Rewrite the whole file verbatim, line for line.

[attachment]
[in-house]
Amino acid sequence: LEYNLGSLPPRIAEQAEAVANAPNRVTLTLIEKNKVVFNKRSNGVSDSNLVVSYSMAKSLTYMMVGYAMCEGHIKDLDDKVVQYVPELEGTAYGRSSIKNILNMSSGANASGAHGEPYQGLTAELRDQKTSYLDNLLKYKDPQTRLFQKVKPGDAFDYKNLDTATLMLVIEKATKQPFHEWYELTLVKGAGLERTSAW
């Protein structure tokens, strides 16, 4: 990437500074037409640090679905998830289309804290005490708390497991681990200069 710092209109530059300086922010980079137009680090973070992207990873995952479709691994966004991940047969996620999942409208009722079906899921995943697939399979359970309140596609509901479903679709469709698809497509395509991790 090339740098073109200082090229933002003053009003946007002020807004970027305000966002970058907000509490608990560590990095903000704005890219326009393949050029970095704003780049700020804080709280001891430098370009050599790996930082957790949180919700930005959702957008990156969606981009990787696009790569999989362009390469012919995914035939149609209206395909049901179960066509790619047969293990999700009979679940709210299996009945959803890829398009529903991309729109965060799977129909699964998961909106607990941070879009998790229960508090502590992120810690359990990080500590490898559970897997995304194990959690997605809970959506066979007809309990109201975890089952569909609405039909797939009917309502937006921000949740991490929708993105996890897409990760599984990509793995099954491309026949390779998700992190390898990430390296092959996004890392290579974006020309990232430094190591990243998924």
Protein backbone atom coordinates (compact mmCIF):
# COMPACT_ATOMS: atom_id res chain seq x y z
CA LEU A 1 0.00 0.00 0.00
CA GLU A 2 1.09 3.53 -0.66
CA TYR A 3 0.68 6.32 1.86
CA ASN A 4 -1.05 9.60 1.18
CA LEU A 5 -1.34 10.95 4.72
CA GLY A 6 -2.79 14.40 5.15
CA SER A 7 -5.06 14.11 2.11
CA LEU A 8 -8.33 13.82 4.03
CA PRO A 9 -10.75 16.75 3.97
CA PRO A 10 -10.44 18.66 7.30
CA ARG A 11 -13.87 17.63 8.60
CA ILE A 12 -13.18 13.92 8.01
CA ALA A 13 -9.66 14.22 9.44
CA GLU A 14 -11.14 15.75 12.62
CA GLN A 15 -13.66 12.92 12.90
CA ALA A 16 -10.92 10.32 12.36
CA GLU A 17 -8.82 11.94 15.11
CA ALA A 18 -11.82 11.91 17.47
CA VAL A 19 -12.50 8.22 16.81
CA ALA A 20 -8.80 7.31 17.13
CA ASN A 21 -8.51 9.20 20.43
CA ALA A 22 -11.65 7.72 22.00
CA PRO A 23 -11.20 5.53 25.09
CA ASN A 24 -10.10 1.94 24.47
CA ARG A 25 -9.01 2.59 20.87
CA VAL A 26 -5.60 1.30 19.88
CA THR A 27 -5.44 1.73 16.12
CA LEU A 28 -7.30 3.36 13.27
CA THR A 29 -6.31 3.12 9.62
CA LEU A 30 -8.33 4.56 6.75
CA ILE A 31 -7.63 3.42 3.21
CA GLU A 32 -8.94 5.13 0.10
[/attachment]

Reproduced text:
[in-house]
Amino acid sequence: LEYNLGSLPPRIAEQAEAVANAPNRVTLTLIEKNKVVFNKRSNGVSDSNLVVSYSMAKSLTYMMVGYAMCEGHIKDLDDKVVQYVPELEGTAYGRSSIKNILNMSSGANASGAHGEPYQGLTAELRDQKTSYLDNLLKYKDPQTRLFQKVKPGDAFDYKNLDTATLMLVIEKATKQPFHEWYELTLVKGAGLERTSAW
């Protein structure tokens, strides 16, 4: 990437500074037409640090679905998830289309804290005490708390497991681990200069 710092209109530059300086922010980079137009680090973070992207990873995952479709691994966004991940047969996620999942409208009722079906899921995943697939399979359970309140596609509901479903679709469709698809497509395509991790 090339740098073109200082090229933002003053009003946007002020807004970027305000966002970058907000509490608990560590990095903000704005890219326009393949050029970095704003780049700020804080709280001891430098370009050599790996930082957790949180919700930005959702957008990156969606981009990787696009790569999989362009390469012919995914035939149609209206395909049901179960066509790619047969293990999700009979679940709210299996009945959803890829398009529903991309729109965060799977129909699964998961909106607990941070879009998790229960508090502590992120810690359990990080500590490898559970897997995304194990959690997605809970959506066979007809309990109201975890089952569909609405039909797939009917309502937006921000949740991490929708993105996890897409990760599984990509793995099954491309026949390779998700992190390898990430390296092959996004890392290579974006020309990232430094190591990243998924």
Protein backbone atom coordinates (compact mmCIF):
# COMPACT_ATOMS: atom_id res chain seq x y z
CA LEU A 1 0.00 0.00 0.00
CA GLU A 2 1.09 3.53 -0.66
CA TYR A 3 0.68 6.32 1.86
CA ASN A 4 -1.05 9.60 1.18
CA LEU A 5 -1.34 10.95 4.72
CA GLY A 6 -2.79 14.40 5.15
CA SER A 7 -5.06 14.11 2.11
CA LEU A 8 -8.33 13.82 4.03
CA PRO A 9 -10.75 16.75 3.97
CA PRO A 10 -10.44 18.66 7.30
CA ARG A 11 -13.87 17.63 8.60
CA ILE A 12 -13.18 13.92 8.01
CA ALA A 13 -9.66 14.22 9.44
CA GLU A 14 -11.14 15.75 12.62
CA GLN A 15 -13.66 12.92 12.90
CA ALA A 16 -10.92 10.32 12.36
CA GLU A 17 -8.82 11.94 15.11
CA ALA A 18 -11.82 11.91 17.47
CA VAL A 19 -12.50 8.22 16.81
CA ALA A 20 -8.80 7.31 17.13
CA ASN A 21 -8.51 9.20 20.43
CA ALA A 22 -11.65 7.72 22.00
CA PRO A 23 -11.20 5.53 25.09
CA ASN A 24 -10.10 1.94 24.47
CA ARG A 25 -9.01 2.59 20.87
CA VAL A 26 -5.60 1.30 19.88
CA THR A 27 -5.44 1.73 16.12
CA LEU A 28 -7.30 3.36 13.27
CA THR A 29 -6.31 3.12 9.62
CA LEU A 30 -8.33 4.56 6.75
CA ILE A 31 -7.63 3.42 3.21
CA GLU A 32 -8.94 5.13 0.10